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Ubuntu Server 18.04 – Distributing default configuration files with /etc/skel

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In a typical organization, there are usually some defaults that are recommended for users in terms of files and configuration. For example, in a company that performs software development, there are likely recommended settings for text editors and version control systems. Files that are contained within /etc/skel are copied into the home directory for all new users when you create them (assuming you’ve chosen to create a home directory while setting up the user).

In fact, you can see this for yourself right now. If you execute the following command, you can view the contents of the /etc/skel directory:

ls -la /etc/skel 
Default /etc/skel files

You probably already know how to list files within a directory, but I specifically called out the -a parameter because the files included in /etc/skel by default are hidden (their filenames begin with a period). I threw in the -l parameter solely because I like it better (it shows a long list, which I think is easier to read).

Each time you create a new user and request a home directory to be created as well, these three files will be copied into their home directory, along with any other files you create here. You can verify this by listing the storage of the home directories for the users you’ve created so far. The .bashrc file in one user’s home directory should be the same as any other, unless they’ve made changes to it.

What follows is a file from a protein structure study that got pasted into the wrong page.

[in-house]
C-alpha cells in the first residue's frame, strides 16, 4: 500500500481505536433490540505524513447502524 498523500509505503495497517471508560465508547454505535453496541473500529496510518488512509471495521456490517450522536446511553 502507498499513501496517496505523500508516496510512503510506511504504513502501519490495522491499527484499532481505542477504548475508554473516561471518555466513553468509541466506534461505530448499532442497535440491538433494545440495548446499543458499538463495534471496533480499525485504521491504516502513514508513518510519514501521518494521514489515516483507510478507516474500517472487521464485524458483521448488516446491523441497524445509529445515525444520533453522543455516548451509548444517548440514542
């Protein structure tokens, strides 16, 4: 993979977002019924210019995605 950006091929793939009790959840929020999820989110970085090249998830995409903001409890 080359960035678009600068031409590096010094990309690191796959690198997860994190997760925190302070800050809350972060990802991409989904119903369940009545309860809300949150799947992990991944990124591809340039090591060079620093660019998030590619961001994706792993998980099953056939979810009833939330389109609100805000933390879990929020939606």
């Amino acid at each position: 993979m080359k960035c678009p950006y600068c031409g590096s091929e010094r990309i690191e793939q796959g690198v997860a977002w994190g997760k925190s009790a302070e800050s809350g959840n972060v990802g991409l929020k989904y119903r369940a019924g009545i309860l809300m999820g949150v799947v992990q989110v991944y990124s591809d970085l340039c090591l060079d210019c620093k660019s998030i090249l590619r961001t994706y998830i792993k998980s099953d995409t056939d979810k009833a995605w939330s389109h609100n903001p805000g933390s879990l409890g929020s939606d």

Armed with this knowledge, it should be extremely easy to create default files for new users you create. For example, you could create a file named welcome with your favorite text editor and place it in /etc/skel. Perhaps you may create this file to contain helpful phone numbers and information for new hires in your company. The file would then be automatically copied to the new user’s home directory when you create the account. The user, after logging in, would see this file in his or her home directory and see the information. More practically, if your company has specific editor settings you favor for writing code, you can include those files in /etc/skel as well to help ensure your users are compliant. In fact, you can include default configuration files for any application your company uses.

Go ahead and give it a try. Feel free to create some random text files and then create a new user afterwards, and you’ll see that these files will propagate into the home directories of new user accounts you add to your system.

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